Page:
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Thread: Michigan News articles on Open carry

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    Lansing StateJournal
    December 2, 2007 By Brian Jeffs

    Jeffs: Mich. is among states that allow citizens to openly carry handguns
    Some restrictions do apply, but citizens have right to carry.

    A movement is growing nationwide as more residents are exerting a right that is not often exercised. That right is the open carry of a handgun for all lawful purposes. Forty-four states allow the open carry of a handgun by adults who can lawfully own one. Few realize, including some in law enforcement, that Michigan is one of these states.

    One does not need a concealed pistol license to open carry, but it makes it easier to do so. In Michigan, non-CPL holders can only transport an unloaded handgun secured in a case or in the trunk of their vehicle under specific conditions defined by law (
    MCL 750.227).

    CPL holders, however, can transport a loaded handgun in their vehicle or on their person, either concealed or openly. CPL holders can carry or transport a handgun registered to another person as long as the handgun is lawfully owned and registered in Michigan (MCL
    Act 372, 28.432). A non-CPL holder can only carry a handgun that is registered in their name. If one spouse is a CPL holder and the other is not, the CPL holding spouse can transport the other's handgun as well as their own. Once the non-CPL holding spouse leaves the vehicle they can carry their loaded handgun openly. This method can be employed by non-relatives as well. A non-CPL holder must unload and secure his handgun before entering a vehicle.

    Why open carry? One reason is that an adult under 21 years of age can not get a CPL in Michigan, but the law allows them to openly carry. A second reason is that a person may not be able to afford the high cost of the initial permit, which can exceed $300.
    Before deciding to openly carry a handgun, it behooves you to research Michigan firearm laws (http://www.michigan.gov/msp). There are restrictions in which a person can possess a firearm. These restrictions vary slightly for concealed carry and open carry. These restrictions can be found inMCL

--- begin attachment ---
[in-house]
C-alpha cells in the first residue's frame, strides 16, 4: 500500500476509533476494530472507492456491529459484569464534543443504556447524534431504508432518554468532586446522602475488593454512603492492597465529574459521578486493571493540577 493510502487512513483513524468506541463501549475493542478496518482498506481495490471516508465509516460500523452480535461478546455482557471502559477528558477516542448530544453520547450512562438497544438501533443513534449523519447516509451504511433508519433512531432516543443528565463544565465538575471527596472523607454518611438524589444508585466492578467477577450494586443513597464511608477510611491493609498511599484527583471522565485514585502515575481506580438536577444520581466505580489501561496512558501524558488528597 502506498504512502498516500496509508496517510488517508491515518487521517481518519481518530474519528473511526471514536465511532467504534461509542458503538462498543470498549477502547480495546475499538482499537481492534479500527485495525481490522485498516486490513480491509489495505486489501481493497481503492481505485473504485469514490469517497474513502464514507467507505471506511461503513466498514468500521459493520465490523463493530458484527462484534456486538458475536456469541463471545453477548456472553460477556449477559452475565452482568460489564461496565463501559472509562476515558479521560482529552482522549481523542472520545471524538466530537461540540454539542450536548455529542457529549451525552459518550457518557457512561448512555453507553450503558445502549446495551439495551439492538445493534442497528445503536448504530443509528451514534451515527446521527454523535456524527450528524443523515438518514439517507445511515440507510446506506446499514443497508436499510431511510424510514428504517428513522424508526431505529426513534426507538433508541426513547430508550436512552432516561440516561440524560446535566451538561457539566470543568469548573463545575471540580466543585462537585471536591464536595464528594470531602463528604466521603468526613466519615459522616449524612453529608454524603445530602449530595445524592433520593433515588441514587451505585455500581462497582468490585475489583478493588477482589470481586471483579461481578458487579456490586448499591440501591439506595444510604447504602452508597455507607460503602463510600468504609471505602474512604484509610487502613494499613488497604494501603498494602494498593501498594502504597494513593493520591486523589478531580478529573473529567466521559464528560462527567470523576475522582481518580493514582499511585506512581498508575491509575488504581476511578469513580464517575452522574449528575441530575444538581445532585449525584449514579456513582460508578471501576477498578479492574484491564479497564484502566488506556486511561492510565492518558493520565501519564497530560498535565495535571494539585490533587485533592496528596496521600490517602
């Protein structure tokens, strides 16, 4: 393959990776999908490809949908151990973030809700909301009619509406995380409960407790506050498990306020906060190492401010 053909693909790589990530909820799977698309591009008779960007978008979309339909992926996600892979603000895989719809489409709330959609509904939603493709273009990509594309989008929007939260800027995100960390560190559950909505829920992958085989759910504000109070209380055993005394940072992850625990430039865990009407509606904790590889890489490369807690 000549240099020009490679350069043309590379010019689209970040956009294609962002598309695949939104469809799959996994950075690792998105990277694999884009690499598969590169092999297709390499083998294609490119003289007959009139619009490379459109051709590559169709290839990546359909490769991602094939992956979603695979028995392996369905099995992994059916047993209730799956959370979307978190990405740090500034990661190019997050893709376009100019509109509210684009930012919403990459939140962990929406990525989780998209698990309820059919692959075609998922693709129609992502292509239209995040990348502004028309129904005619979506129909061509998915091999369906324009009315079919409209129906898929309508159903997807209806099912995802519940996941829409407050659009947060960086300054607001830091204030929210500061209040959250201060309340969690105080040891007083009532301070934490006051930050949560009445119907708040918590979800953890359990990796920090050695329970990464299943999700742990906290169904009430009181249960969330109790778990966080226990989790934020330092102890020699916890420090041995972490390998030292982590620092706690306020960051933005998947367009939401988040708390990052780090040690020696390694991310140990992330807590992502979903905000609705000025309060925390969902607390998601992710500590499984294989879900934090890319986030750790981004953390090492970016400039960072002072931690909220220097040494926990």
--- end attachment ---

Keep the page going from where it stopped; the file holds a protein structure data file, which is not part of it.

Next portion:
28.424o and 750.234d. Game laws also exist that restrict times and areas a firearm can be carried.

    Michigan has a firearm preemption law that disallows local municipalities from passing laws more restrictive than the state without state approval. This allows open carry in any city as well as most municipal buildings. Most federal property has restrictions on firearm possession. A review of federal firearm laws is recommended. Additionally, private property owners can restrict firearms in their building and on their property. If you are asked to leave private property, you must do so or face a trespass charge.

    Openly carrying a firearm has restrictions and is not for everyone. Become familiar with firearm laws and the use of deadly force. Carrying a firearm is a great responsibility each person must consider. For those wishing to carry a firearm for protection and all lawful purposes, though, it is an option worth looking into. Remember, a right not exercised is a right lost.


    The Flint Journal: Saturday June 14, 2008,

    Openly carrying their guns, group touts unorthodox beliefs at Burton park
    by Melissa Burden

    BURTON, Michigan -- Pistols in their holsters and holsters on their hips, a small group of people who believe in the right to openly carry -- loaded handguns, that is -- met today at Kelly Lake Park for a picnic and spread the word about their unorthodox beliefs.

    "We don't do this for attention or to show off," said retired postal worker Jerry Brewer, 55, of Owosso. "We just purely want to educate." State of Michigan geologist Brian Jeffs, 50, of Bath Township near Lansing has openly carried his 9mm semiautomatic Smith & Wesson for the past eight months, while Nathan Nephew, 21, of Frankenmuth, who works in information technology, claims he openly carries his handgun to protect himself and his loved ones.

    And what they are doing is legal, as long as the handguns they are carrying are visible and stay in their holsters, said Burton Police Chief John Benthall. Brandishing the weapon would be breaking the law, Benthall said. "I have researched this every way I can and I cannot find any law against it," he said.

    Brewer, Nephew andJeffs are all members of theonline community at http://www.opencarry.org, a pro-gun Web site that claims thousands of registered members across the U.S. At about noon, a group of about six open-carry advocates gathered in a picnic area in the nearly empty park, with just an angler or two across the lake.

    Jeffs said the open-carry group grew to about 16 or 17 later in the afternoon and that a few park-goers stopped to ask questions.Benthall said Friday that Burton police weren't going to react to the group meeting in public, nor have a police presence at the park, unless they received a call.Benthall said he had contact with members of opencarry.org about an open carry and meeting in Burton. "I haven't given them permission," Benthall said. "I personally don't think this is a good idea. I think this is going to frighten people who don't understand that is legal."